It is the ninth top-grossing film of 1996 and the fourth highest-grossing romantic drama film of all time.
On Rotten Tomatoes, the film has an approval rating of 83% based on reviews from 84 critics, with an average score of 7.70/10. Its consensus states: "Anchored by dazzling performances from Tom Cruise, Cuba Gooding Jr., and Renée Zellweger, as well as Cameron Crowe's tender direction, Jerry Maguire meshes romance and sports with panache." On Metacritic, the film has a weighted average score of 77 out of 100 based on reviews from 28 critics, indicating "generally favorable reviews". Cuba Gooding Jr. won an Academy Award for Best Supporting Actor for his portrayal of Rod Tidwell, the Arizona Cardinals football player who sticks with Maguire. Cruise was also nominated for Best Actor in a Leading Role and the movie marked Renée Zellweger's breakout role. The film itself was nominated for Best Picture, and crew members on the film were nominated for Best Original Screenplay and Best Film Editing awards.
Roger Ebert of the Chicago Sun-Times gave the film three out of four stars, writing that there "are so many subplots that Jerry Maguire seems too full" and also commented that the film "starts out looking cynical and quickly becomes a heartwarmer." Todd McCarthy of Variety wrote "An exceptionally tasty contempo comedic romance, Jerry Maguire runs an unusual pattern on its way to scoring an unexpected number of emotional, social and entertaining points. Smartly written and boasting a sensational cast, Cameron Crowe's shrewdly observed third feature also gives Tom Cruise one of his very best roles..."
Former Green Bay Packers vice president Andrew Brandt stated that the film "accurately portrayed the cutthroat nature of the agent business, especially the lengths to which agents will go to retain or pilfer clients. It also captured the financial, emotional and psychological investment that goes far beyond negotiating contracts."
The film's screenplay was later voted the 66th greatest ever written in a poll by the Writers Guild of America.
Jerry Maguire was first released on VHS and Laserdisc on May 29, 1997. It is the best-selling non-Disney VHS tape of all time, with over 3 million copies sold on the first day and another 1 million on the second day and sold 1 million copies each day, including Blockbuster Video, Hollywood Video, Wal-Mart, Target, Best Buy and many other rental stores/retail chains. The previews shown before the movie were My Best Friend's Wedding, Men in Black and Starship Troopers. It was re-released on VHS around late 1999, without any of the aforementioned previews.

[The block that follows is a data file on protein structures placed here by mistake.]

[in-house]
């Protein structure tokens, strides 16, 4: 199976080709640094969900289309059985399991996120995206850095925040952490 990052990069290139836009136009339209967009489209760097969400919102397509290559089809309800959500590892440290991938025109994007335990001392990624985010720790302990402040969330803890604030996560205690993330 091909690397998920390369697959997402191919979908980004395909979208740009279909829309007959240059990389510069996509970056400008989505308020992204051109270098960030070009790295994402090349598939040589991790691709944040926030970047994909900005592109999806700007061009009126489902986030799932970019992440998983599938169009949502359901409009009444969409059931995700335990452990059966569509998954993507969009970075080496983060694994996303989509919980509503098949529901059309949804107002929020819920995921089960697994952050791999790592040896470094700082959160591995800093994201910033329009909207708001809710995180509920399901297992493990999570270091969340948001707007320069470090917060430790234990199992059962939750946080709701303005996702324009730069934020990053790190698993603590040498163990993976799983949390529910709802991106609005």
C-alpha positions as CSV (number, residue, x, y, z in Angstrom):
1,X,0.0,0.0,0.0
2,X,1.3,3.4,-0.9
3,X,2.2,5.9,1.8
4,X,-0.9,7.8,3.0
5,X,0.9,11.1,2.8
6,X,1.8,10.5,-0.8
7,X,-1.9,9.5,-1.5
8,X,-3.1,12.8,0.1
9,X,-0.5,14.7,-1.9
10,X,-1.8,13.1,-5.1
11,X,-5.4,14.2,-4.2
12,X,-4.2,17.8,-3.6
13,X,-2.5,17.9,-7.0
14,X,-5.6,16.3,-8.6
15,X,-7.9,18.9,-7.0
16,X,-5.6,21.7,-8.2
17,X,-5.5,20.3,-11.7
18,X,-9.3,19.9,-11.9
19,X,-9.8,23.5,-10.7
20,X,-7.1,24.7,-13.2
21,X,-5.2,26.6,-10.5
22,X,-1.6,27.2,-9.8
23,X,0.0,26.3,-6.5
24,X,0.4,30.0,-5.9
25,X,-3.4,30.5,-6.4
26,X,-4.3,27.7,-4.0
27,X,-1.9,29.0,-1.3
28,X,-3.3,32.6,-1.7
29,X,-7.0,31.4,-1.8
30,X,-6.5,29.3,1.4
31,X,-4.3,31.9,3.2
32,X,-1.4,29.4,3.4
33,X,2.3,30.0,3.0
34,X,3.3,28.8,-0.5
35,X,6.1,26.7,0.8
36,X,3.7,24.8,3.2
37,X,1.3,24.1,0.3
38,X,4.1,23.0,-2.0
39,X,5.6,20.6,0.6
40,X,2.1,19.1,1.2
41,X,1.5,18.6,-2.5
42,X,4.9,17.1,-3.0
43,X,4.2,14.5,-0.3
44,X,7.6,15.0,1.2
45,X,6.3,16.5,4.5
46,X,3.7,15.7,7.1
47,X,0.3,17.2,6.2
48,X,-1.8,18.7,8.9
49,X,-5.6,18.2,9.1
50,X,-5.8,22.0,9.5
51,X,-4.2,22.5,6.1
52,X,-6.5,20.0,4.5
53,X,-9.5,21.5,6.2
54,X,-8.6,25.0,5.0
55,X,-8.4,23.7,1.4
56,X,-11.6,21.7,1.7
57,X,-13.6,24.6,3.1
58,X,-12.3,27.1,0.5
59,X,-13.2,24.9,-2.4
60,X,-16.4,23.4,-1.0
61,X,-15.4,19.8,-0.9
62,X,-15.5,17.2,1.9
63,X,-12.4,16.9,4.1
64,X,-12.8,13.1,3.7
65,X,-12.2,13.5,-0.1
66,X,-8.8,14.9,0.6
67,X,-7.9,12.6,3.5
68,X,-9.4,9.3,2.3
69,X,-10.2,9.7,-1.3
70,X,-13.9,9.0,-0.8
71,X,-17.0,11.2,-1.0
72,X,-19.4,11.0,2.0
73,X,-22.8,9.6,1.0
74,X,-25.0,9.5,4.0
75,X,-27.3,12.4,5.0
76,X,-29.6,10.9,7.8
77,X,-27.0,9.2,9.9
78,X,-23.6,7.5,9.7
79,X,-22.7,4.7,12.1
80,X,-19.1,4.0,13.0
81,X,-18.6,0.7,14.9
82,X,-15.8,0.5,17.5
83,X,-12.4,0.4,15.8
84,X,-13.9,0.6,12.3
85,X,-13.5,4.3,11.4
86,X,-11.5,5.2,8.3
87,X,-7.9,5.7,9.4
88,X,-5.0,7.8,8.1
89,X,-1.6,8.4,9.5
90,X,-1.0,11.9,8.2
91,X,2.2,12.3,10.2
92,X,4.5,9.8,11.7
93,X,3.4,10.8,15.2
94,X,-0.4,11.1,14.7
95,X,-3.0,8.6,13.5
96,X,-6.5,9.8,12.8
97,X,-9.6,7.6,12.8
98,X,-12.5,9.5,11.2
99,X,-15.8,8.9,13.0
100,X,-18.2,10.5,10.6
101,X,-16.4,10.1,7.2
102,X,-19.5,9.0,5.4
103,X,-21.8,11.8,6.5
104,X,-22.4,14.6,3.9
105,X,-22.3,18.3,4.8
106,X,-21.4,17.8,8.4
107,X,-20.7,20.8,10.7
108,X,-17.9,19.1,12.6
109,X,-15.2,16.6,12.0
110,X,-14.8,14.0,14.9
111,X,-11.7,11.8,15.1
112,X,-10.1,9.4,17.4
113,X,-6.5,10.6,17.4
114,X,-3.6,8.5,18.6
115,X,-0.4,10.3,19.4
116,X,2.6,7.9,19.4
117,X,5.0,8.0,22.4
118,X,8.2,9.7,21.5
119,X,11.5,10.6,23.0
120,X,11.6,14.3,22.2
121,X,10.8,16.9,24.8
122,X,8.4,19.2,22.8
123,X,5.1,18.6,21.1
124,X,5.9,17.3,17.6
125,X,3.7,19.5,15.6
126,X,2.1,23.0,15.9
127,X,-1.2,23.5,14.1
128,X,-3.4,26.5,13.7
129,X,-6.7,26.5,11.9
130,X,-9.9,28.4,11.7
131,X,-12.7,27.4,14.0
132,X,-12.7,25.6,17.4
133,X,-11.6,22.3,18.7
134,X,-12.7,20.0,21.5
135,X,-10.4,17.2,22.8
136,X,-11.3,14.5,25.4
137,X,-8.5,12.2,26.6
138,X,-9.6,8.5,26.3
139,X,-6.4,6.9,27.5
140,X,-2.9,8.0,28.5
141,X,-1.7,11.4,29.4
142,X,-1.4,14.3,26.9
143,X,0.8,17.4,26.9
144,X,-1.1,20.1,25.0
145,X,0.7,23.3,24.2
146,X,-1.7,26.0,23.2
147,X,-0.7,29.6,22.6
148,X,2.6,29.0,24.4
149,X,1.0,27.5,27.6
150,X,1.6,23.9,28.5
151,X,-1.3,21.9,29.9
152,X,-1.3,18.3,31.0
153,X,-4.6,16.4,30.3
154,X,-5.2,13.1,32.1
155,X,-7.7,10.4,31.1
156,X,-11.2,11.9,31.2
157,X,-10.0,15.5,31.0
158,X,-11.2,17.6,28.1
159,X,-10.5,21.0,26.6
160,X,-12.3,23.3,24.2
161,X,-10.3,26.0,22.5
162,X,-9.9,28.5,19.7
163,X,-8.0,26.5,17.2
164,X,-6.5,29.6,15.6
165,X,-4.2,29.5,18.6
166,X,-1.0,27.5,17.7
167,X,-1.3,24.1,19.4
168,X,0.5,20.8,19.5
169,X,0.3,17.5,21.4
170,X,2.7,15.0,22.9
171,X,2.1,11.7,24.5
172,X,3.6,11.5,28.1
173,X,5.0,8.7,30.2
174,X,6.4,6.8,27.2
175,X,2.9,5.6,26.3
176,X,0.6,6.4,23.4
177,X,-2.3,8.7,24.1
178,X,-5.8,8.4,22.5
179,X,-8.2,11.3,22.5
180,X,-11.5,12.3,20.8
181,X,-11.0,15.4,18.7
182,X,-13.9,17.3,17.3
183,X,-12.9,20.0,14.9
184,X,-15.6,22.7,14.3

The film was first released onto DVD on June 24, 1997 and around 2002 respectively in both a standard edition and a two-disc "Special Edition". While the standard edition contains no special features, the two-disc edition primarily includes deleted scenes, commentary tracks, featurettes, and a music video for Bruce Springsteen's "Secret Garden." The film was later released onto Blu-ray on September 9, 2008, with the same special features found on the second disc of the DVD "Special Edition." in 2008, The film was triple packed with A Few Good Men and Born on the Fourth of July by Sony Pictures Home Entertainment/Universal Pictures Home Entertainment in United Kingdom only. The film was double featured with A Few Good Men on DVD on December 29, 2009. Jerry Maguire was chosen to be released in 4k as part of the Columbia Classics Collection: vol. 1 alongside Mr. Smith Goes to Washington, Dr. Strangelove, Lawrence of Arabia, Gandhi, and A League of Their Own on June 16, 2020.